The situation of unaccompanied children and minors does not differ much from that experienced by adults, without "formal age assessment with appropriate safeguards", and they are often misrecorded as "adults" or as being "accompanied by adults" without legal or family ties being established. There are provisions for them to be referred to the public prosecutors' office that should act as their temporary guardian, but this measure is only partly enacted on occasions, and they are generally detained alongside adults, often in overcrowded conditions. A hunger strike by several of the 200 unaccompanied children detained in Pagani detention centre in October 2009, prior to its closure, is also reported. Places in special detention centres for children amount to 405, whereas only in 2008, 6,000 minors in this situation arrived in Greece.
UNHCR deems that changes to the asylum procedure that came into force in July 2009 (presidential decree 81/2009) have had negative effects on "efficiency in first instance", as well as removing "important safeguards, including access to an independent administrative review at the second instance", which was replaced by "a limited form of judicial review before the Council of State" that, in UNHCR's view "jeopardize[s] the right to an effective remedy". Research conducted by UNHCR before and after the reform of asylum procedure highlighted problems including the short length and conditions in which asylum interviews take place, inconsistency in different regions, under-resourcing and poor translation, leading it to conclude that "The quality of many first instance decisions is poor". The report highlights a considerable backlog of first and second instance cases (6,145 and 42,700 respectively), the low first instance protection rate (that stood at 0.06% in 2008) that compares unfavourably with the average (36.2%) for France, the UK, Italy, Sweden and Germany, the other five EU countries that receive the most asylum applications. A positive decision was attained in 24% of cases reviewed at appeal level.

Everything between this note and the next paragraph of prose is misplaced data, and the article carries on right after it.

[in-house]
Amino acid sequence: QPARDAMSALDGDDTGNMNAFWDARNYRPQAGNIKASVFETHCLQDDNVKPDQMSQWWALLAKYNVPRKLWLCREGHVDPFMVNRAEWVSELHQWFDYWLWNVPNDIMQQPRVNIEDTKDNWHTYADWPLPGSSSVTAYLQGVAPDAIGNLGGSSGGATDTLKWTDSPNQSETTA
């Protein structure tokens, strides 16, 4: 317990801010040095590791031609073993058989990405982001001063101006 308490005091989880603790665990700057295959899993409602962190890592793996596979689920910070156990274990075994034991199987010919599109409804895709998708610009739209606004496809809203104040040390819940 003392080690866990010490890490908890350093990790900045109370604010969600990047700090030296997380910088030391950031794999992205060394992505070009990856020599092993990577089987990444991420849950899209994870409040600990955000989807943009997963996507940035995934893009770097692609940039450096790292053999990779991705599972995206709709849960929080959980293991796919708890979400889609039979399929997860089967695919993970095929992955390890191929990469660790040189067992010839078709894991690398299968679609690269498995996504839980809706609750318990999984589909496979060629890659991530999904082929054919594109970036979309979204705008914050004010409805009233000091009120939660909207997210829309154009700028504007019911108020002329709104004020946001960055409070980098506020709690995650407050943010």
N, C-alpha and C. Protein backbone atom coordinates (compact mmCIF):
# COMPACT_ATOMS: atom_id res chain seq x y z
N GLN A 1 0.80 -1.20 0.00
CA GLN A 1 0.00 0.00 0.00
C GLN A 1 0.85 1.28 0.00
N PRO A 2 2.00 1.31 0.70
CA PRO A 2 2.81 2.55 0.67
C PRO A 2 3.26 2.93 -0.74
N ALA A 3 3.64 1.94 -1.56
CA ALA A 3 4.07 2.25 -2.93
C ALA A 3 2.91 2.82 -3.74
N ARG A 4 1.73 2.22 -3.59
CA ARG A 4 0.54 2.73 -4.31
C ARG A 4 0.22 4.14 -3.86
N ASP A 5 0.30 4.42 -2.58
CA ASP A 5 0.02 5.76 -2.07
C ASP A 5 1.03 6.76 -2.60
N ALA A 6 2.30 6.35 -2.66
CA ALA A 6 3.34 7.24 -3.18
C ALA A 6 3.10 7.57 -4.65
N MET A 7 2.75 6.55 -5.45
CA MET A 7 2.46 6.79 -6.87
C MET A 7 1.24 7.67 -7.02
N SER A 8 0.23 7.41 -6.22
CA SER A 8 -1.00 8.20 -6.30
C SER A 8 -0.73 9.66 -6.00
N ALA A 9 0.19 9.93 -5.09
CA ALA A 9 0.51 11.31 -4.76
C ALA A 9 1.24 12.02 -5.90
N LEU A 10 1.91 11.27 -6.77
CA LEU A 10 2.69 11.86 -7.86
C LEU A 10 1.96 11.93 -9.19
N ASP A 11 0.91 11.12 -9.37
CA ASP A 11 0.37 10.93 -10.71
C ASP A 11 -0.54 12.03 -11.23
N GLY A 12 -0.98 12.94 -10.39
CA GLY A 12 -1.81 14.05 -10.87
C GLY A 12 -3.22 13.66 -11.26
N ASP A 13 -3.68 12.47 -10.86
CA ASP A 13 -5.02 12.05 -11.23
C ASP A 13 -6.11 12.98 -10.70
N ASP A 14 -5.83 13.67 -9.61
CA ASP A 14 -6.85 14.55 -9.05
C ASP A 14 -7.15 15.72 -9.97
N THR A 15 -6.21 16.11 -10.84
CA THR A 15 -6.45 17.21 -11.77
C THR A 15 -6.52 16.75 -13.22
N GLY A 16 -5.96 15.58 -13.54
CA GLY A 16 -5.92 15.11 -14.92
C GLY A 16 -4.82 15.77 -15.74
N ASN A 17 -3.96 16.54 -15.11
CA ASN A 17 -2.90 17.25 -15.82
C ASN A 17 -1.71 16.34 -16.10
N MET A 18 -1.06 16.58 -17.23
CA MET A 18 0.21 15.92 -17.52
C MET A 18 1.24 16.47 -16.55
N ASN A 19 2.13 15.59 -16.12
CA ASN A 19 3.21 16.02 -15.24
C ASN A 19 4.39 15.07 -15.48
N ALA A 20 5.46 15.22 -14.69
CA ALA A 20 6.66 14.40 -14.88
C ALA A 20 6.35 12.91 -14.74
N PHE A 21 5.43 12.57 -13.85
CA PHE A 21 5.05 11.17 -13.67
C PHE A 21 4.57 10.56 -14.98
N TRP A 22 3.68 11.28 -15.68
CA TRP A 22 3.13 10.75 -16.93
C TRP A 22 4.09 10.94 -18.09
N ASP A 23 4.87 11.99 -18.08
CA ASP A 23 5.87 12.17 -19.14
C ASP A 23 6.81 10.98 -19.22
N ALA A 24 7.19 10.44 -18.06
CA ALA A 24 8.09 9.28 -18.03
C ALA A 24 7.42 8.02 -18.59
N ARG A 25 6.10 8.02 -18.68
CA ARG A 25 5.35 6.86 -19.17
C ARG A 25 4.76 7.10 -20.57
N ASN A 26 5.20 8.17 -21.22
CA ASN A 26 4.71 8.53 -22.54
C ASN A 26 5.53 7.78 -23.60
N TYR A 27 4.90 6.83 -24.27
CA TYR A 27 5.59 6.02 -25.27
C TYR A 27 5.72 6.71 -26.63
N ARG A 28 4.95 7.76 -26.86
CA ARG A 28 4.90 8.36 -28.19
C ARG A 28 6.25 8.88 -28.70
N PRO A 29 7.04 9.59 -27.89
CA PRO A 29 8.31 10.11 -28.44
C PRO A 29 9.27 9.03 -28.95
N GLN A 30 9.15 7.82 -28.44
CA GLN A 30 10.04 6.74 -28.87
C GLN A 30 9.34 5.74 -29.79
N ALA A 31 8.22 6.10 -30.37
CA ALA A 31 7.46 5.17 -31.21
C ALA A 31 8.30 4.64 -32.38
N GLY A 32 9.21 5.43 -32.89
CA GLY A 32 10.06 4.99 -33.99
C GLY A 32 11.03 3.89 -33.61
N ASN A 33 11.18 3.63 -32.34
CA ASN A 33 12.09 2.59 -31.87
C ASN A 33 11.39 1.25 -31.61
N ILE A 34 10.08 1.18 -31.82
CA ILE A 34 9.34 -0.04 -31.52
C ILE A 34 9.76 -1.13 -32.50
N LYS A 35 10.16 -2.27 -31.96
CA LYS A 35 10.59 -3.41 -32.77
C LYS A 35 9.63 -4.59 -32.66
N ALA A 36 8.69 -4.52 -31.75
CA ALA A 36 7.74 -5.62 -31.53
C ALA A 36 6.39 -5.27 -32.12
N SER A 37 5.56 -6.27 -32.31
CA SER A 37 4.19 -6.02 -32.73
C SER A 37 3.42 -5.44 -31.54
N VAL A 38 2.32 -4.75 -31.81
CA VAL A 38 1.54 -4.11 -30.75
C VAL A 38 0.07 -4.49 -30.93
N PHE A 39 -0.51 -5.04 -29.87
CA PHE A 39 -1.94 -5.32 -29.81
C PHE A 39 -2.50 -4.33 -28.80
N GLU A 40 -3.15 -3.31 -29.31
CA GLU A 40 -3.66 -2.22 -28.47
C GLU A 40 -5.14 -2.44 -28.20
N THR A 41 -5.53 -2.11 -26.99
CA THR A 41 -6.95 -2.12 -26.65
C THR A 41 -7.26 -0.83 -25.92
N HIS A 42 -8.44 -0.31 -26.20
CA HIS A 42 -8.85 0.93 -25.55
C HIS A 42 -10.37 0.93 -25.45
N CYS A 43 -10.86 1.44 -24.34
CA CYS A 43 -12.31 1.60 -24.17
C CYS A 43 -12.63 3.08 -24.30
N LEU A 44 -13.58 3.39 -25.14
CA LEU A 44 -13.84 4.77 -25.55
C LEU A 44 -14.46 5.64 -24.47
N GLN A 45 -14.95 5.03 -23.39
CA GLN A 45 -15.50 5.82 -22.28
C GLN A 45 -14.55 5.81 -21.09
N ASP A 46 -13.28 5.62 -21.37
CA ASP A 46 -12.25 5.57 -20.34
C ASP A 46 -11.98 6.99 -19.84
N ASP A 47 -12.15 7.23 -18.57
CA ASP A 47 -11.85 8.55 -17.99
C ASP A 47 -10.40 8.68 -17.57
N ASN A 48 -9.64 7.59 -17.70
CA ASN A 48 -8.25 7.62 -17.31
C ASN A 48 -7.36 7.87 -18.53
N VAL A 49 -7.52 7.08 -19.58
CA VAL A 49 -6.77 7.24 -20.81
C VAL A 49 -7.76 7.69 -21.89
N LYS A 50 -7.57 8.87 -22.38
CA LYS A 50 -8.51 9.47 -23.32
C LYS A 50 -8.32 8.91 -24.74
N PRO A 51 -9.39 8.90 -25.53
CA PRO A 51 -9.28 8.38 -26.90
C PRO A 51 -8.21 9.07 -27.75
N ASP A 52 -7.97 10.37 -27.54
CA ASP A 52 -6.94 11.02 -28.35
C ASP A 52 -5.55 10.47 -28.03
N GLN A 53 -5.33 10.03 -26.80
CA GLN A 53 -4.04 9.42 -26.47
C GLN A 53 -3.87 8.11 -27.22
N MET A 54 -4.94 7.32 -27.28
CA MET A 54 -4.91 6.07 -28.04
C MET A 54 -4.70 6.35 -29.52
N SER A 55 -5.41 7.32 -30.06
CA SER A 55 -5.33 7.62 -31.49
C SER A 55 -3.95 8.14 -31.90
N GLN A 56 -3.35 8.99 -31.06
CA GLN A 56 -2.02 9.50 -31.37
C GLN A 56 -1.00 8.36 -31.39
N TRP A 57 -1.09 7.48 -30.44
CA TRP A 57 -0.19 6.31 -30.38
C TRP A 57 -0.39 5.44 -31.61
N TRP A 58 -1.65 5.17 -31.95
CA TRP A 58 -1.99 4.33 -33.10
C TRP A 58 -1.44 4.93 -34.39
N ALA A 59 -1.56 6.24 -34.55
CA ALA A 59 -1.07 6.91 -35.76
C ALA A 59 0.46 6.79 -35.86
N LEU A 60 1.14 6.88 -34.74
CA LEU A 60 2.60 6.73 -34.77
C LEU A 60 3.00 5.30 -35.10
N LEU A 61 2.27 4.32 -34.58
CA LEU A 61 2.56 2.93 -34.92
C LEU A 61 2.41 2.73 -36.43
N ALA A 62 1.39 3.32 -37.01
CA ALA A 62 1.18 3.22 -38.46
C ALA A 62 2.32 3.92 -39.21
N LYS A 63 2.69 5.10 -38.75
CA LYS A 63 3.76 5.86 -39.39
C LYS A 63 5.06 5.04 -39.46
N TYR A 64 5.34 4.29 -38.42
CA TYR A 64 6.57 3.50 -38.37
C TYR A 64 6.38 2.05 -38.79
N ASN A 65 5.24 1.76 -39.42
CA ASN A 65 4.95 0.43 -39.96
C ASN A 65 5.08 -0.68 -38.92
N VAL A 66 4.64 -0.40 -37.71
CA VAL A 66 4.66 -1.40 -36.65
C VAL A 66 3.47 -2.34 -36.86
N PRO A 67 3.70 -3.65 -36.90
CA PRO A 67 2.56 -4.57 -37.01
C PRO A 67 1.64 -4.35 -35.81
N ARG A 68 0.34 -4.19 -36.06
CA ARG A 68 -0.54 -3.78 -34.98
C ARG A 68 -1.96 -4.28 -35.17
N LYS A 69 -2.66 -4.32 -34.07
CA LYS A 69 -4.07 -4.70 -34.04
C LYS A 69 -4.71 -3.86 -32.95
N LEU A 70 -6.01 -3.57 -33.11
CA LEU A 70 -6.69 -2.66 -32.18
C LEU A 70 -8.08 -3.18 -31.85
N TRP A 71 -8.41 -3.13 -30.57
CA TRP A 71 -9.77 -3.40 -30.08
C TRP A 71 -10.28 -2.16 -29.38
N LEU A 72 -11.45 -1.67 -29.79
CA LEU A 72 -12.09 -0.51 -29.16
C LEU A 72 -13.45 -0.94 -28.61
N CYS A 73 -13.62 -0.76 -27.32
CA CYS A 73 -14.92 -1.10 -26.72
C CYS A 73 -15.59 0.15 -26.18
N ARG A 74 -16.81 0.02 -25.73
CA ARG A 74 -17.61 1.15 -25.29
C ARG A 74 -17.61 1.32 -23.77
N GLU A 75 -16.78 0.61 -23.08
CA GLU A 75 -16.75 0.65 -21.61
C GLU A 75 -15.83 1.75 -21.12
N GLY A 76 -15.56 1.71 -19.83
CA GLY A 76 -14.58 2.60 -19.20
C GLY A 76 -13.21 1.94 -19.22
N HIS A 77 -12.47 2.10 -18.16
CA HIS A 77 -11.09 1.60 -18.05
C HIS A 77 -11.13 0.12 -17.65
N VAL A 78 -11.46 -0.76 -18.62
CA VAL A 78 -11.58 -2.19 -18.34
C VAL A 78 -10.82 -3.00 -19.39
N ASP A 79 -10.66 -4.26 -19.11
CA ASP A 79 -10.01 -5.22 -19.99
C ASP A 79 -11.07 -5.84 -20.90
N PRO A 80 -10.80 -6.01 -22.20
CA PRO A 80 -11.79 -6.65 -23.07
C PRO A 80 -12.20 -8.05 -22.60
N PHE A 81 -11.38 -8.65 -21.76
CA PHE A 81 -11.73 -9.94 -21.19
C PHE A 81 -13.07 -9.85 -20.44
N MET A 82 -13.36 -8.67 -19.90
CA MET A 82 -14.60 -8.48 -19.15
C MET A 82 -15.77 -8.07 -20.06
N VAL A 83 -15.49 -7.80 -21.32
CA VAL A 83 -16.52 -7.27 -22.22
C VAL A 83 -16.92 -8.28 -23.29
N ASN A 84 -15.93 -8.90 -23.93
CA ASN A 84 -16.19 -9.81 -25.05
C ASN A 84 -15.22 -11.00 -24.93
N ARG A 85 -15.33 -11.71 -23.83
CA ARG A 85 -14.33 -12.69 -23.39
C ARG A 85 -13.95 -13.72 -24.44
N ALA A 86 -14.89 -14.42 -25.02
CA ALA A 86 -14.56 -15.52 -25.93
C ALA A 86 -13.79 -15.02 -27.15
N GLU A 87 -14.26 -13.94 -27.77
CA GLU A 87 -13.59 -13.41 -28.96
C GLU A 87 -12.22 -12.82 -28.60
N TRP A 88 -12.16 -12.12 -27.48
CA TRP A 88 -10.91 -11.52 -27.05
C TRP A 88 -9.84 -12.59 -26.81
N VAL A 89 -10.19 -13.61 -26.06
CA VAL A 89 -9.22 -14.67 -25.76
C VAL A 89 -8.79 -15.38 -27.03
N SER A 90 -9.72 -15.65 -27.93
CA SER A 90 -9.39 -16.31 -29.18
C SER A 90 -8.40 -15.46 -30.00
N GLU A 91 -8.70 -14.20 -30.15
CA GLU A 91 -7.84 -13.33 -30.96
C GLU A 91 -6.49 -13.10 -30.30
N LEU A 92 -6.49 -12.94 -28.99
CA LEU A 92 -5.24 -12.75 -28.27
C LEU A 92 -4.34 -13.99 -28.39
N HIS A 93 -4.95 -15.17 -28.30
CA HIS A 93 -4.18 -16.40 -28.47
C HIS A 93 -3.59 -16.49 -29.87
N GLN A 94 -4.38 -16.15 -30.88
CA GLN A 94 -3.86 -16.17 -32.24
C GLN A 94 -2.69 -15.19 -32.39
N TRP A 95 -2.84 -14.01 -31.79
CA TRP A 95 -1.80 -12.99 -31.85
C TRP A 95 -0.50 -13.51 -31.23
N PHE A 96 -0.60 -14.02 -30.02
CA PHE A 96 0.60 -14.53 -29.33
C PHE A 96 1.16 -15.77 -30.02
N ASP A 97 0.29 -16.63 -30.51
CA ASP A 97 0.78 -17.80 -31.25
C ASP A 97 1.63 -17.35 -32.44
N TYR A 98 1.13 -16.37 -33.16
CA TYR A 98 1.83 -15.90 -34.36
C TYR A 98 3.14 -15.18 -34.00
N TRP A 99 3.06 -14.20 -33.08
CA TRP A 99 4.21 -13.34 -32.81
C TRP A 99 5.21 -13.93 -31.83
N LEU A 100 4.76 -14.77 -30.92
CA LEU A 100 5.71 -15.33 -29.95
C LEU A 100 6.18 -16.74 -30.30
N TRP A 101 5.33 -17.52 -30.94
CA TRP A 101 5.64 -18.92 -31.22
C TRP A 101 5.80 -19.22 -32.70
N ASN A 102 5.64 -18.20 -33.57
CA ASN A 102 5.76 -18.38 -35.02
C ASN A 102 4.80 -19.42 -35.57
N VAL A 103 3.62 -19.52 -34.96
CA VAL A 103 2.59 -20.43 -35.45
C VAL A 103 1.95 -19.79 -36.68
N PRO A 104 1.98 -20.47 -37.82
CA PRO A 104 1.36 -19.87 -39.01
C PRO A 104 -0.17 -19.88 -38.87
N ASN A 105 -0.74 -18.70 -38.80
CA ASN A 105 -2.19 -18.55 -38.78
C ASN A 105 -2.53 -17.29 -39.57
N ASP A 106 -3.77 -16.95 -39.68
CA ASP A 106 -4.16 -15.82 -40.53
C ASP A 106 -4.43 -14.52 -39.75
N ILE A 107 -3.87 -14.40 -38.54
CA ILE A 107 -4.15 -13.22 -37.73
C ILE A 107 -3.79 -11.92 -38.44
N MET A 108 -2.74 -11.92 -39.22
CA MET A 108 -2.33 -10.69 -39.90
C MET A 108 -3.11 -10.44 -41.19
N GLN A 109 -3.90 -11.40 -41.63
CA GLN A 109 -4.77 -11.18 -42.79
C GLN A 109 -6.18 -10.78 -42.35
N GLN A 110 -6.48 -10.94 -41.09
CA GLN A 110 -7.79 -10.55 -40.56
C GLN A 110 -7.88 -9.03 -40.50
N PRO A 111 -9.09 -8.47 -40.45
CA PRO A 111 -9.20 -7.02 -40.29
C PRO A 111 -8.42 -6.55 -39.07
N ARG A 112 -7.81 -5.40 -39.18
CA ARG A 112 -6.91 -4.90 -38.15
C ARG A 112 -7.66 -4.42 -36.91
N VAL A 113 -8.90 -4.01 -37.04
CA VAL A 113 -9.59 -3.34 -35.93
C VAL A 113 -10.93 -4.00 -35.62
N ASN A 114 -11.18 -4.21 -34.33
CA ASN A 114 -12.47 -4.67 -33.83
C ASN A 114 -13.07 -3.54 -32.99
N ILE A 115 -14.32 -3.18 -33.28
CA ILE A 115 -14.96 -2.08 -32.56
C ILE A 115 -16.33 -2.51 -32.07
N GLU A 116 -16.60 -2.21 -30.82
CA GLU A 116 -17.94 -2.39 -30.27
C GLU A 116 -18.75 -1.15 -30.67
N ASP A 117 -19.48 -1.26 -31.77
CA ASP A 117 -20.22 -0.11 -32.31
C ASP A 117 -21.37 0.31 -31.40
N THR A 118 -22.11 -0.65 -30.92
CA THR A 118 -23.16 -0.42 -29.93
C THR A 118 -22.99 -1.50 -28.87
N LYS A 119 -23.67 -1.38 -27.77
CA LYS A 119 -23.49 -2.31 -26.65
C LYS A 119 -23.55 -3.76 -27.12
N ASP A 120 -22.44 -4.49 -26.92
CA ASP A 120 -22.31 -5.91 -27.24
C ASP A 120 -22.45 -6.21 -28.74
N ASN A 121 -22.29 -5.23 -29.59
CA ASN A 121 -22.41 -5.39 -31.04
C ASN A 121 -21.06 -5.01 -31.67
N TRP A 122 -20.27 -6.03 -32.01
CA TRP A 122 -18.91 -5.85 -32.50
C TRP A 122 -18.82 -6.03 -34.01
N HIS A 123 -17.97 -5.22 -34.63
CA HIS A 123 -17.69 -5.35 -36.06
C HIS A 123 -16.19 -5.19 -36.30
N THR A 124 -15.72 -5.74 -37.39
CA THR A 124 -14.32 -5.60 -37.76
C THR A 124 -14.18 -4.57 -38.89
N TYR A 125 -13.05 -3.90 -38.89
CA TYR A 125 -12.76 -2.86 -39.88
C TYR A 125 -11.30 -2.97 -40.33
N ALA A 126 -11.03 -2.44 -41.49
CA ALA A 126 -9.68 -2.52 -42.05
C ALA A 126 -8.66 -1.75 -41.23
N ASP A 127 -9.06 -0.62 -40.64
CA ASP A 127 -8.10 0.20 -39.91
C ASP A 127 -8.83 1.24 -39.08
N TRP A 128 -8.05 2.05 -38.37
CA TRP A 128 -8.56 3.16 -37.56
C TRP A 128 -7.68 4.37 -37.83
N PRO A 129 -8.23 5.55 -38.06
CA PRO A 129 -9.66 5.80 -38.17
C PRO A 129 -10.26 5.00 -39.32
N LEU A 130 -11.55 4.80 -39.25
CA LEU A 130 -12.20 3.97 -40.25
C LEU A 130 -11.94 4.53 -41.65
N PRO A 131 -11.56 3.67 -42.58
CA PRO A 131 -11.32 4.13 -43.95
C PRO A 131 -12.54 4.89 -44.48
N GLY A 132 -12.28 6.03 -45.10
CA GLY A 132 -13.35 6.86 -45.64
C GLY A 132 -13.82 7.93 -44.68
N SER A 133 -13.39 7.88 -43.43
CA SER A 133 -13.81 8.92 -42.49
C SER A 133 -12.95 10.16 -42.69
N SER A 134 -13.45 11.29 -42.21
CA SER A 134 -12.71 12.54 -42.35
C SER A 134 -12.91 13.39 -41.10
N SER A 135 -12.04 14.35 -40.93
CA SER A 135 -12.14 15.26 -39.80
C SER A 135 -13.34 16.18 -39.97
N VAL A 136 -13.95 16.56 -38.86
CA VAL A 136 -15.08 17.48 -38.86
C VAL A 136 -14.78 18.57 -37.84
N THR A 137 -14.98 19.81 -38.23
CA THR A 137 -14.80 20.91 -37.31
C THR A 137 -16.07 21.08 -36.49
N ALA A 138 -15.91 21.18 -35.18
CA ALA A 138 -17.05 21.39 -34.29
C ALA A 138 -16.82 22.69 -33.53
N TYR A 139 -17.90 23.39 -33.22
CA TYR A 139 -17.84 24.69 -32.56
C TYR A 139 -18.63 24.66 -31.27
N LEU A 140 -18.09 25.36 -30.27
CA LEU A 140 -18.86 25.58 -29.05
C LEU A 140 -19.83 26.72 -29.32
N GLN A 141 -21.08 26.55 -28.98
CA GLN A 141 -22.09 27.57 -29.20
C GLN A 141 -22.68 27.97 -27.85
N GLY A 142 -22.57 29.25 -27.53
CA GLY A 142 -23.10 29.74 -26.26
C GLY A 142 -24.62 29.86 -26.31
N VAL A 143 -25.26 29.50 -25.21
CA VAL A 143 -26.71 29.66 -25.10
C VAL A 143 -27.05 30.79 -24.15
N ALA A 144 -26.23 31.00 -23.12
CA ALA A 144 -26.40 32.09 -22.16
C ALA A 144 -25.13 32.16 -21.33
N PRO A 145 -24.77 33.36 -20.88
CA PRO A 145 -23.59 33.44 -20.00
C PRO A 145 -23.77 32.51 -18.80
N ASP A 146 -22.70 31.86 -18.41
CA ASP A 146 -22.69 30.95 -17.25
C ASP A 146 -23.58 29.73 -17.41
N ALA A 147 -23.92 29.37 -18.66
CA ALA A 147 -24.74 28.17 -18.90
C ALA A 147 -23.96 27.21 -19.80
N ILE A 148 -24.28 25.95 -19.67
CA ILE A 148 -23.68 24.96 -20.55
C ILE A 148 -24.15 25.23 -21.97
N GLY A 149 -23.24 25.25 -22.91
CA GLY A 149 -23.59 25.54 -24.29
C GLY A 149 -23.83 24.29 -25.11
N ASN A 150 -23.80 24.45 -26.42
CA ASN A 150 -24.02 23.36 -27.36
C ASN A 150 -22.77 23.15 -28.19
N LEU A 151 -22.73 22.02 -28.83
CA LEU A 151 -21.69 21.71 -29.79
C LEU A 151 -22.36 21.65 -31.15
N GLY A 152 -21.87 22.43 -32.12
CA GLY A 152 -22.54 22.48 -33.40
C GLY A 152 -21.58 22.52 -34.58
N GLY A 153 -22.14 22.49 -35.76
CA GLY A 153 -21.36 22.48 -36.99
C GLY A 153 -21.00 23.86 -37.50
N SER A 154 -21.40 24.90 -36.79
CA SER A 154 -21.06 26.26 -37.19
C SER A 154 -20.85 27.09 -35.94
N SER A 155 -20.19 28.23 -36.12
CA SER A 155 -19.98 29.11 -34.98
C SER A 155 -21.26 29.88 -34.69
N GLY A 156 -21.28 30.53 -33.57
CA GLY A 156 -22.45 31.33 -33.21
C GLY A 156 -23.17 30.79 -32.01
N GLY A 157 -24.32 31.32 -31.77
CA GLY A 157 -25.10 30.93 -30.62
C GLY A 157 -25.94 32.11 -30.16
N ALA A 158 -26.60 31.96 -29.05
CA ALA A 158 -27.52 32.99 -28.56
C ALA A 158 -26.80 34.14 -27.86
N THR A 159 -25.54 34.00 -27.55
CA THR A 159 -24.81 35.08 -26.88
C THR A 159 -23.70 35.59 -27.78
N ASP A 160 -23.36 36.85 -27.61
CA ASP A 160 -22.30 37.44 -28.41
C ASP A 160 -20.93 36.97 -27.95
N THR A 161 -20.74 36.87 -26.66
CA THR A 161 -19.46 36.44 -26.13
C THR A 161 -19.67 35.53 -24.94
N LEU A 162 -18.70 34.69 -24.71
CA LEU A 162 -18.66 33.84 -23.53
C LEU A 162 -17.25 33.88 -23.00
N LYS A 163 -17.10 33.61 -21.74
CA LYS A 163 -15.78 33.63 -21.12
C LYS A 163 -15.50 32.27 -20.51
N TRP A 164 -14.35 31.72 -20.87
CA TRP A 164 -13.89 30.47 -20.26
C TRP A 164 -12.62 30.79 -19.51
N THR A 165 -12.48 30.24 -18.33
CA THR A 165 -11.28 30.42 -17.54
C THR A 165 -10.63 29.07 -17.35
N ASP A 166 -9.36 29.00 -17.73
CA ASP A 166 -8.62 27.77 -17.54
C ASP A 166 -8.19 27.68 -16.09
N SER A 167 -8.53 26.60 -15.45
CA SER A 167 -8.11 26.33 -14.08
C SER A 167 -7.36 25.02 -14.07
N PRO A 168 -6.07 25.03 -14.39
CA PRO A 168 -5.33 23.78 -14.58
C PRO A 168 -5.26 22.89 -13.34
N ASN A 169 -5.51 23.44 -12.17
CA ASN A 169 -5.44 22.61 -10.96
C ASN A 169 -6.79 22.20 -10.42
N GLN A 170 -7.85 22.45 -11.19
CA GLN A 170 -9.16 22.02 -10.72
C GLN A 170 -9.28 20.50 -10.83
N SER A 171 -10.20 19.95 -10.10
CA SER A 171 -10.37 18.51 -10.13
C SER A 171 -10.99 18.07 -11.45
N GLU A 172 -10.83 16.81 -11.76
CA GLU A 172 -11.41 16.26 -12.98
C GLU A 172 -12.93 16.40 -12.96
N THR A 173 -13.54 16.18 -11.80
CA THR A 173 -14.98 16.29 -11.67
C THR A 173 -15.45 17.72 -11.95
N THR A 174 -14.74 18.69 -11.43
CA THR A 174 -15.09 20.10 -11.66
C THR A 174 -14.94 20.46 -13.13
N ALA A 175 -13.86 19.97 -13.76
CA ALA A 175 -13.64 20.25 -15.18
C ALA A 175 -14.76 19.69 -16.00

For people transferred to Greece in accordance with the Dublin II Regulation from other EU states, "UNHCR remains concerned that asylum seekers face serious challenges in accessing and enjoying effective protection in Greece in line with international and European standards". Presidential decree 81/2009 has further diminished their prospects of "having their claims deported in a fair procedure", and they face the same risks of deportation or denial of access to asylum proceedings as other asylum seekers. Hence, while offering to assist Greece and calling on other member states to do likewise to help them "address ongoing challenges", "UNHCR cannot endorse the application of the Dublin II Regulation or other arrangements for the transfer of asylum-seekers to Greece".
"Observations on Greece as a country of asylum", Office of the United Nations High Commissioner for Human Rights, December 2009
Spotted an error? If you've spotted a problem with this page, just click once to let us know.
Statewatch does not have a corporate view, nor does it seek to create one, the views expressed are those of the author. Statewatch is not responsible for the content of external websites and inclusion of a link does not constitute an endorsement. Registered UK charity number: 1154784. Registered UK company number: 08480724. Registered company name: The Libertarian Research & Education Trust. Registered office: MayDay Rooms, 88 Fleet Street, London EC4Y 1DH. © Statewatch ISSN 1756-851X. Personal usage as private individuals "fair dealing" is allowed. We also welcome links to material on our site. Usage by those working for organisations is allowed only if the organisation holds an appropriate licence from the relevant reprographic rights organisation (eg: Copyright Licensing Agency in the UK) with such usage being subject to the terms and conditions of that licence and to local copyright law.